(c) by guest blogger Michael Stern
As I went about writing my first book, several stories didn’t make the final draft. I didn’t agree with my publisher at the time but I did appreciate their experience and perspective in these situations. Since there are not enough stories (and pictures of course) to fill another book I’ll bring them into the light of day for all to wonder and be amazed by here. (:)) They involve sex, drugs, fisticuffs, music and water. “The Great Flood” is named so because it involves literally tons of water.
Picture me on a Saturday night in 1980, dateless, shirtless but not hopeless. I was in my custom studio in my custom B&W darkroom in my first studio in Hollywood. Right on Hollywood Blvd it was. I was printing client portfolio pieces and had been at it for hours when I decided I needed some fresh air and time to people-gawk. My first studio was a cooperative arrangement on the second floor of the F. W. Woolworth store on Hollywood Blvd. The upstairs lobby fed into five individual studios on the second floor. There was a jeweler, an interior decorator, a product designer and two photo studios. It was fun times and one I will always cherish even when it turned out in ways I would have wished otherwise. (I’ll get to that in another blog: tension, fisticuffs and sorrow)
As I’m walking down the stairs, I hear yelling and rattling of the metal security gate that was closed for security reasons (it was Hollywood on a Saturday night) before I went up to print. It was a fireman. I go down to investigate and he tells me what happened: the ceiling of the Woolworth store had collapsed from the weight of a tremendous amount of water that had broken through and flooded the area directly beneath. The reason the fire department showed up at all was equally amazing: two drunks had gotten into a fight and one had punched the other through one of the plate glass doors of the store. When the police and paramedics showed up to investigate and provide first aid, the cops noticed all the water, the collapsed ceiling tiles and all the damage to the women’s lingerie section of the store. They in turn called the fire department.
They asked if I knew where was the water coming from. I had a good idea. I had been in my darkroom for several hours before I took that first break. The water had been running for hours as I was flushing prints so they would be free of chemical residue. The second floor drain pipe was clogged at the point where it joined the drain pipe that connected to the drain pipe for the store. It was quite a scene, broken glass, water, damaged goods and many missing ceiling tiles. The store had been closed for several hours so there was no one around to see or perhaps the problem develop. If it hadn’t been for those two wonderfully impaired and stand-up LA citizens, who knows how much damaged would have been caused?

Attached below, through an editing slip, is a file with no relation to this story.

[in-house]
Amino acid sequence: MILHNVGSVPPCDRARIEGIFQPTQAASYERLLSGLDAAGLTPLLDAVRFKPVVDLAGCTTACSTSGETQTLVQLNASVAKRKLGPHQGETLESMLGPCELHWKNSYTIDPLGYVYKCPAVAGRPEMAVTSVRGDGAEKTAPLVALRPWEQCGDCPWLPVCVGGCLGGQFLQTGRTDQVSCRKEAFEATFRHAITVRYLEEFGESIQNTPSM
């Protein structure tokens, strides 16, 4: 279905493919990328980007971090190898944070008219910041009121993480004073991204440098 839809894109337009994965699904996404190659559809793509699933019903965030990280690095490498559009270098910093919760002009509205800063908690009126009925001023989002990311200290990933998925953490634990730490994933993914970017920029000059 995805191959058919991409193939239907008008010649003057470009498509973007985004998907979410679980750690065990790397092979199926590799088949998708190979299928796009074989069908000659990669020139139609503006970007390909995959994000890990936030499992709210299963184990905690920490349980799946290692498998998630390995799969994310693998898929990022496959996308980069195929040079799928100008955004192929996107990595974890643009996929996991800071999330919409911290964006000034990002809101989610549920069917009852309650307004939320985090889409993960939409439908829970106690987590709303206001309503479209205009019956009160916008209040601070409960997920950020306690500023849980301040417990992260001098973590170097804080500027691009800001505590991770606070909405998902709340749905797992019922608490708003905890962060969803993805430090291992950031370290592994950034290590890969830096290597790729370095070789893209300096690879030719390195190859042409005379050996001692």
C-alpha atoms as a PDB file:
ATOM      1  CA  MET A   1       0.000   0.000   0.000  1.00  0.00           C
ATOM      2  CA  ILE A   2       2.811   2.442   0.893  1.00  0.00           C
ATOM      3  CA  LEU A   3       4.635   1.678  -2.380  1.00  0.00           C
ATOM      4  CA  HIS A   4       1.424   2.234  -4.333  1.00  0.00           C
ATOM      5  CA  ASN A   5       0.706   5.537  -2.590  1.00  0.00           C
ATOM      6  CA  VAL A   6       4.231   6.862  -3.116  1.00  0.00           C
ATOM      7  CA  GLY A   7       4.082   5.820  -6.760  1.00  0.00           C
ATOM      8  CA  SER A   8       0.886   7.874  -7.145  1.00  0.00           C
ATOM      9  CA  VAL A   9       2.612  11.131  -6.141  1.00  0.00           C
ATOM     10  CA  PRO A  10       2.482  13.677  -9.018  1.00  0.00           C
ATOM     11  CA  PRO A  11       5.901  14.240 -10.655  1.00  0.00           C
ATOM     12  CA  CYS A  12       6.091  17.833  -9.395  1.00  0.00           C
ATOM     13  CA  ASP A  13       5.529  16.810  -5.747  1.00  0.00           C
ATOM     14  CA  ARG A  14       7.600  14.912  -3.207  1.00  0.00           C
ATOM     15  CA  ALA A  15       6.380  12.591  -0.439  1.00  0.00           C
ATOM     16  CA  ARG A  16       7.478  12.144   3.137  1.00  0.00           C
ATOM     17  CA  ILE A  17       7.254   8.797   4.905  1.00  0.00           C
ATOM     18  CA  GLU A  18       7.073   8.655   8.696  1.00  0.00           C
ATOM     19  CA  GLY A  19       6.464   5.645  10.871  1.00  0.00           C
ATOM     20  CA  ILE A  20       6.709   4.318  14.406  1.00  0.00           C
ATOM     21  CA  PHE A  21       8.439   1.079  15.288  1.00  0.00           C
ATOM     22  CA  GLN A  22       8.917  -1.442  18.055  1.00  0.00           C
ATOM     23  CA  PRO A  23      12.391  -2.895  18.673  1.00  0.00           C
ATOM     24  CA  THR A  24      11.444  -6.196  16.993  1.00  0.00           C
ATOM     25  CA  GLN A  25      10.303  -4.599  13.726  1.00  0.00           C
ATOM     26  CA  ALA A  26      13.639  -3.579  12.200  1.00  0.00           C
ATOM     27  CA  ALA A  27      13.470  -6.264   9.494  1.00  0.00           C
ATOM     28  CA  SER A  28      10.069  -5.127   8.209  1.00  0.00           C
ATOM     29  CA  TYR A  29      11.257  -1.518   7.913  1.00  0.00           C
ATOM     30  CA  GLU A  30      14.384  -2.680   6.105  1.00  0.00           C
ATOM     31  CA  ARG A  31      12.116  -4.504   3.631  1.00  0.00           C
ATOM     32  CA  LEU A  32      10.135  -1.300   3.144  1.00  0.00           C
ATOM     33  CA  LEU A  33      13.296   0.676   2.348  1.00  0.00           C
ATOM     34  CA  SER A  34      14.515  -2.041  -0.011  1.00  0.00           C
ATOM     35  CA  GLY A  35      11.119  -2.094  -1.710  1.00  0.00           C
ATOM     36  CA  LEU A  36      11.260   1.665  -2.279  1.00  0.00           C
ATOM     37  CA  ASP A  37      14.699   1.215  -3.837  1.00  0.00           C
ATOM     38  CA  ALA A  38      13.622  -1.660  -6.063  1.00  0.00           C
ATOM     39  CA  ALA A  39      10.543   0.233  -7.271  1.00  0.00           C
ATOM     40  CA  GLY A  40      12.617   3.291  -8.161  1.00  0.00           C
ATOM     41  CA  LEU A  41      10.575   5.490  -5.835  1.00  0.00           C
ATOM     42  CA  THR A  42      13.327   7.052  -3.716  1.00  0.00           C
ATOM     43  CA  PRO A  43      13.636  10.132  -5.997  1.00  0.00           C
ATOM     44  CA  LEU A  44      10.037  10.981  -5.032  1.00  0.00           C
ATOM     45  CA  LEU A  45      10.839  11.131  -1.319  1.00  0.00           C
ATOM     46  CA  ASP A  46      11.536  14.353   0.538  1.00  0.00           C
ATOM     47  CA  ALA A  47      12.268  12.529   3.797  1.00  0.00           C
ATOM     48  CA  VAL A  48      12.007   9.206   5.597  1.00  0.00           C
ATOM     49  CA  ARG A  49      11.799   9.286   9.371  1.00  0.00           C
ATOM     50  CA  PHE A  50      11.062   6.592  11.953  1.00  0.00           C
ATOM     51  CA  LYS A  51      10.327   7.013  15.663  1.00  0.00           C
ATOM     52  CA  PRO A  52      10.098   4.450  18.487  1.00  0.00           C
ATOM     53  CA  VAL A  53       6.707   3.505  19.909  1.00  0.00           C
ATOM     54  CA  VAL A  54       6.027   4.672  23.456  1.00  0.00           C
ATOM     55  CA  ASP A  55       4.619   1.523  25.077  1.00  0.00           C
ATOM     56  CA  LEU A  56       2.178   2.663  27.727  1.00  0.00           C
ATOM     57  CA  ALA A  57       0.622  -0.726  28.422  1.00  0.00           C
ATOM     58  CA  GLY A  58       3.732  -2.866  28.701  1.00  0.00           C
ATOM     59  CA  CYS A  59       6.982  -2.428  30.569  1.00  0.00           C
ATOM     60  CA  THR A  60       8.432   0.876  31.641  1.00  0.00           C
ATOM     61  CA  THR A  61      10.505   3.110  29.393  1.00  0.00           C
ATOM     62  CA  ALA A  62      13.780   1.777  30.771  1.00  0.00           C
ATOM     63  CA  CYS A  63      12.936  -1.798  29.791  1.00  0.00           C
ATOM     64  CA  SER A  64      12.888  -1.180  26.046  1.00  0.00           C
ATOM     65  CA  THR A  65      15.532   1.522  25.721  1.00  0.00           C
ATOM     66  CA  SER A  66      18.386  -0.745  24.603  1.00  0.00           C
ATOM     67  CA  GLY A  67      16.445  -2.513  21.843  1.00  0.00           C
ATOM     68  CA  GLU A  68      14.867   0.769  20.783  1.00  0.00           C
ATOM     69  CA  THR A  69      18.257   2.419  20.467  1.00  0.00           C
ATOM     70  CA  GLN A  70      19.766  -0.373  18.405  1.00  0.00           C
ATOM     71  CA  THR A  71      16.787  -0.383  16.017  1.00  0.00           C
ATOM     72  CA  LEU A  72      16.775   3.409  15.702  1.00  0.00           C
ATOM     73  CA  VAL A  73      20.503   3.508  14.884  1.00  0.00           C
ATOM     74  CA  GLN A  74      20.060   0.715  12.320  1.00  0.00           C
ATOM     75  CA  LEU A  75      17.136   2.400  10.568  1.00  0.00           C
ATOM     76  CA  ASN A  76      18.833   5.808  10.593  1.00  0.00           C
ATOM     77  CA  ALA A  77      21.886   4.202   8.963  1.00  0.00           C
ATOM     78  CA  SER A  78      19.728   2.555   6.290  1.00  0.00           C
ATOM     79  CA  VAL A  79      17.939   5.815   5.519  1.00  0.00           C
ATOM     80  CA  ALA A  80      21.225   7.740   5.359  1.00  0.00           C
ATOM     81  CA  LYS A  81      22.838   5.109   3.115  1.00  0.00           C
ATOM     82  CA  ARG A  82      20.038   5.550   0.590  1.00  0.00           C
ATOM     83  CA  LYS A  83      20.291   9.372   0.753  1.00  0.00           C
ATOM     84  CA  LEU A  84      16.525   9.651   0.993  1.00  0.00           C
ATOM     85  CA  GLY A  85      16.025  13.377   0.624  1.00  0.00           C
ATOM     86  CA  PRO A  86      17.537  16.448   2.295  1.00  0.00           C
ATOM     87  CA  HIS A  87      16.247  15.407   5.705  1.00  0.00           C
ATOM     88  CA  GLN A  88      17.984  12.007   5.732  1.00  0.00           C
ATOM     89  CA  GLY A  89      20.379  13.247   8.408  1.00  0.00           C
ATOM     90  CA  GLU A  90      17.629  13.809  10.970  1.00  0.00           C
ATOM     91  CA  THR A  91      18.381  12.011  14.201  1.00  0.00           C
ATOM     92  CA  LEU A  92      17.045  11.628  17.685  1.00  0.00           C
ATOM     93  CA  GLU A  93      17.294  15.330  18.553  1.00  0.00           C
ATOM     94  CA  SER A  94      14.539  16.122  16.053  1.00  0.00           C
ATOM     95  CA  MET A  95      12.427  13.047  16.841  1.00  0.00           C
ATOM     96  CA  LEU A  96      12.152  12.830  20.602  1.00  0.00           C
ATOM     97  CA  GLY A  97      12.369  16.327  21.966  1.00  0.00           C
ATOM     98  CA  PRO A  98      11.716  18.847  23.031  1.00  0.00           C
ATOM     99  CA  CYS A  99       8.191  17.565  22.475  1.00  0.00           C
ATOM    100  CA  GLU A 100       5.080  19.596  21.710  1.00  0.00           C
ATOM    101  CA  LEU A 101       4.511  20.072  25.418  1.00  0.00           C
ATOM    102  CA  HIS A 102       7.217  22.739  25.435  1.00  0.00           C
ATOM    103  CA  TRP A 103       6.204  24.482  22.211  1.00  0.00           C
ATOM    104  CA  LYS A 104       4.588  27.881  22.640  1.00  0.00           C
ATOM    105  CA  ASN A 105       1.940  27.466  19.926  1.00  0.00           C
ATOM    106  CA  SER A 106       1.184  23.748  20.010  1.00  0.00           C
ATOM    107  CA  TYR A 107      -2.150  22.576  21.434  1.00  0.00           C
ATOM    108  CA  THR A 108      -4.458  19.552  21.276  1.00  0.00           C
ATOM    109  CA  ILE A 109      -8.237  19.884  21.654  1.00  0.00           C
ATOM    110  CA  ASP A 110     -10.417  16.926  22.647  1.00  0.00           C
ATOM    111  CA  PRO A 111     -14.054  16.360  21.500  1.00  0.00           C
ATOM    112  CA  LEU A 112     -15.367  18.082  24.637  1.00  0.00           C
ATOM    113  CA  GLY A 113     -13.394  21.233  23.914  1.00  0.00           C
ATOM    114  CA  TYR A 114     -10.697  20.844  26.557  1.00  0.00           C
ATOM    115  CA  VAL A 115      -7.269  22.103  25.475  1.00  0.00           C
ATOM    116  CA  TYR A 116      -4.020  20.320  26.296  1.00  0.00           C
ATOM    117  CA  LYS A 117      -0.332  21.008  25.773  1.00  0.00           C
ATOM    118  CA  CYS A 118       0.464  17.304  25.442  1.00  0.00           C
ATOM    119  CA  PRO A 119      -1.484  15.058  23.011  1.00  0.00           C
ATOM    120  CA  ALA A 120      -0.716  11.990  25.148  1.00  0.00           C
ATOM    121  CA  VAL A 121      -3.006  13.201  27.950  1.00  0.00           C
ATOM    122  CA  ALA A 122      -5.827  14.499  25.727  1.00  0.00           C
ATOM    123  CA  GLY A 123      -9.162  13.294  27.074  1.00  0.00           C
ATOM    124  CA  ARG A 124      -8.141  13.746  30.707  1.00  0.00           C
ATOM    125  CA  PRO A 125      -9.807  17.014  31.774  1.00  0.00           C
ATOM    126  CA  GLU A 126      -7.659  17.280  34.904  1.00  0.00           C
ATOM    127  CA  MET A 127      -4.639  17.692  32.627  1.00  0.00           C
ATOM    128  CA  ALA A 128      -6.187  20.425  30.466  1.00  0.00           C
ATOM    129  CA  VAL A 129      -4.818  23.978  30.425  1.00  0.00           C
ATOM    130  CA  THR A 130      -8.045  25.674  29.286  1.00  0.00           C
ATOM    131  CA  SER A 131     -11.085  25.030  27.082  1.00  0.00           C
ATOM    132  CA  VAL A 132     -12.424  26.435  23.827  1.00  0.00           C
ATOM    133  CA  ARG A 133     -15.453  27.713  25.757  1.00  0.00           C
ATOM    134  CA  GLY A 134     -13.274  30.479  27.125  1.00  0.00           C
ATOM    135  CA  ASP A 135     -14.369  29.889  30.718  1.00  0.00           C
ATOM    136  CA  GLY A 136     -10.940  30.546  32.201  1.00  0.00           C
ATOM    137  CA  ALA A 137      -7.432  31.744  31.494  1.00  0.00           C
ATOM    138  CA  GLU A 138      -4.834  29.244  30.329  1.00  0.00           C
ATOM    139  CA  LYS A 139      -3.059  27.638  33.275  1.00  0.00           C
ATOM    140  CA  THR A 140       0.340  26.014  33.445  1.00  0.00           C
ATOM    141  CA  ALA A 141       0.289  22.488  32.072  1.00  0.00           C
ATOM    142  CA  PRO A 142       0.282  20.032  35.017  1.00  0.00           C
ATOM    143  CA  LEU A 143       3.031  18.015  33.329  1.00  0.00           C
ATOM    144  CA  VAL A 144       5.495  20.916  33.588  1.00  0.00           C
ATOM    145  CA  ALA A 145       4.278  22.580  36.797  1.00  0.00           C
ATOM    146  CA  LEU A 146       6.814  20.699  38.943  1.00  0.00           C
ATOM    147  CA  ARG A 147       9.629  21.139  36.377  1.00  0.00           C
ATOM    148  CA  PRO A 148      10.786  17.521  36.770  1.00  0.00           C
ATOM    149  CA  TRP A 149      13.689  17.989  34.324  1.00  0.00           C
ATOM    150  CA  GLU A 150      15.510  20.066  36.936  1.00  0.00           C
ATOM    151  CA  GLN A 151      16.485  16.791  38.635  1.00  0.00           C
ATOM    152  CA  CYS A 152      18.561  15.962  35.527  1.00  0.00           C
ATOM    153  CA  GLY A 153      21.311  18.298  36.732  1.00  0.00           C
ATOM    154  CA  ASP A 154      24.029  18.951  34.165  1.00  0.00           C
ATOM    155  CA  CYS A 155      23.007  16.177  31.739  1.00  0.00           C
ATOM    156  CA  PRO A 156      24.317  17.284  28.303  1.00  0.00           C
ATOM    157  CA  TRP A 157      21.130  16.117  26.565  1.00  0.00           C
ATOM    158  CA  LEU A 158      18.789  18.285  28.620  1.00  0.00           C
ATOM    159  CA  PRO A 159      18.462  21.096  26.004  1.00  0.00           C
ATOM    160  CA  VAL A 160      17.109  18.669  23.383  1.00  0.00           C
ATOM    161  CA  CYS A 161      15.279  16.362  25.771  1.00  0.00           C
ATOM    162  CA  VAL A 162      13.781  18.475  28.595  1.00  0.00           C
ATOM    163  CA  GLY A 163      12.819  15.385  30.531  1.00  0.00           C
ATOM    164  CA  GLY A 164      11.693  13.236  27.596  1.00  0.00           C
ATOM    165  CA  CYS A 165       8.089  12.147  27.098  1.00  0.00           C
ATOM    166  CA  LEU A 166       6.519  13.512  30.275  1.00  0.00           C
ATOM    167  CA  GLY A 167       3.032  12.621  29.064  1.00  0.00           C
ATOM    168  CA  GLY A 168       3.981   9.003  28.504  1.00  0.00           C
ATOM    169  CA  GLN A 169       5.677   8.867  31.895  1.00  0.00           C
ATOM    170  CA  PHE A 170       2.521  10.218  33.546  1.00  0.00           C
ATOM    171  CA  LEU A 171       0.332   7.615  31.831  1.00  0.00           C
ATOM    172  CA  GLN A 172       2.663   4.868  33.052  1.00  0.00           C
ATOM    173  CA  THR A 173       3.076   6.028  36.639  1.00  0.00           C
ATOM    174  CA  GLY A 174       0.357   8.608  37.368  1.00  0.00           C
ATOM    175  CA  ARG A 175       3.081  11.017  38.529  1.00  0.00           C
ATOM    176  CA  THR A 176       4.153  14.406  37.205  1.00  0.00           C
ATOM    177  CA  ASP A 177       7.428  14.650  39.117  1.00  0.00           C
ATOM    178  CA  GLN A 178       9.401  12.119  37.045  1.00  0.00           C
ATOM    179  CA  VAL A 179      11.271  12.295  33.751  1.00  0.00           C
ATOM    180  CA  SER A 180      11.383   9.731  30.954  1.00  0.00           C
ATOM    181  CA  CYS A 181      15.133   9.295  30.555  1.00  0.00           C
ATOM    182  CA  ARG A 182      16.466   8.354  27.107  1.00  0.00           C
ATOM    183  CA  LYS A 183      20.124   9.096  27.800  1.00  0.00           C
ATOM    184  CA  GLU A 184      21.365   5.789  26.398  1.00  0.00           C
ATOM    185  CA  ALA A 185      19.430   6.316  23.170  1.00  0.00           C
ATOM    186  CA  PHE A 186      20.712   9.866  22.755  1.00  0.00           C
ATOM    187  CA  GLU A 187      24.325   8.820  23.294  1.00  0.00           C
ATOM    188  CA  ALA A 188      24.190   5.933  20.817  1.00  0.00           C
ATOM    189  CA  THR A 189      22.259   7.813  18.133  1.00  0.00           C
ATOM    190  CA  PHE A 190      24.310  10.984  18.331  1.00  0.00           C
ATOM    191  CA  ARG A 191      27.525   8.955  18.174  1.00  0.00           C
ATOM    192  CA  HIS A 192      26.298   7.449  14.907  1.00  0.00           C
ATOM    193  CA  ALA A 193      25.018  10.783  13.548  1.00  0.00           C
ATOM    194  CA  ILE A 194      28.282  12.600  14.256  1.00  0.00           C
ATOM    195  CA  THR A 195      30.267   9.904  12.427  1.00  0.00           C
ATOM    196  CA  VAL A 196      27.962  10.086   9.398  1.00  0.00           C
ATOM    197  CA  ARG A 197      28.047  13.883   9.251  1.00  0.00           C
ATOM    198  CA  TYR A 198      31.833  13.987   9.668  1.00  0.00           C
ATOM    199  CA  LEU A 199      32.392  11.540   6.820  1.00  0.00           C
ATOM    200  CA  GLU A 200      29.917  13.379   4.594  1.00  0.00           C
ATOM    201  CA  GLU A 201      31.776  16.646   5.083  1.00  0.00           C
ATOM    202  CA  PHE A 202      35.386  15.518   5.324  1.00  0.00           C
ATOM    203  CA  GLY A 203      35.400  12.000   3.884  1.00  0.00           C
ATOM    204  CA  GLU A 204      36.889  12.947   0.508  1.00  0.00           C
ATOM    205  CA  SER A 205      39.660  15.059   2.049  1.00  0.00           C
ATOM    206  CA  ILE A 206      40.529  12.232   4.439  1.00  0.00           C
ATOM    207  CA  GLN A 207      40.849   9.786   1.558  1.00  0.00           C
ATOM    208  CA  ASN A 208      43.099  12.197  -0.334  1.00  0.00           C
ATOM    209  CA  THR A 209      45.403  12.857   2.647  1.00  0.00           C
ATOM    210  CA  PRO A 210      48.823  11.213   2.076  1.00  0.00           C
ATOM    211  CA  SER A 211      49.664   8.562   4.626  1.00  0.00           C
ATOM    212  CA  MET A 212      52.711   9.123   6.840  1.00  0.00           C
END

My first reaction was am I covered? I figured I was but a bit of panic set in. Turns out the owner of the building took full responsibility for the problem as there was a clause in the lease that specifically stated that the building owner was responsible for those types of concerns. I was insured and it would have probably been covered but I didn’t have to find out.
WOW. Thanks for the story, good one for illustrating things you don’t always think about happening when you go into this field…
@Jan…you’re spot on. Very few dull days when you work for yourself, one must stay on top of everything. It’s tiring often and often rewarding. I have had my regrets being self-employed but the rewards far outweigh them.
Good luck to you.
Great example of how we sometimes don’t understand the affects of our actions. Especially when we’re not paying attention.
I had this happen to me, but, it was at my dad’s house. Lucky for me, the water went into the basement and caused no damage with the exception of a few boxes of old clothes.
Thanks Beate for sharing.
Paul…thanks for writing but this was not an issue of me not paying attention. I was working in an office that I was renting from an owner whose job it was to keep the pipes clear. In fact I was paying attention because I heard the two fellows fighting and went down to investigate. Glad your flood didn’t do a lot of damage.
Rule 1: assume nothing.
I rented a shop once and fortunately was informed by the owner that they did not cover broken pipes or other failures within my rental space walls. All I needed was a simple and cheap rider to my insurance policy. If the owner had not informed me and a drain plugged like yours did, it would have put me out of business.
Thanks for the reminder!
Andy..I lucked out on this for sure but my insurance provider would have covered it had the buildings owner’s not….I checked.
Thanks for writing.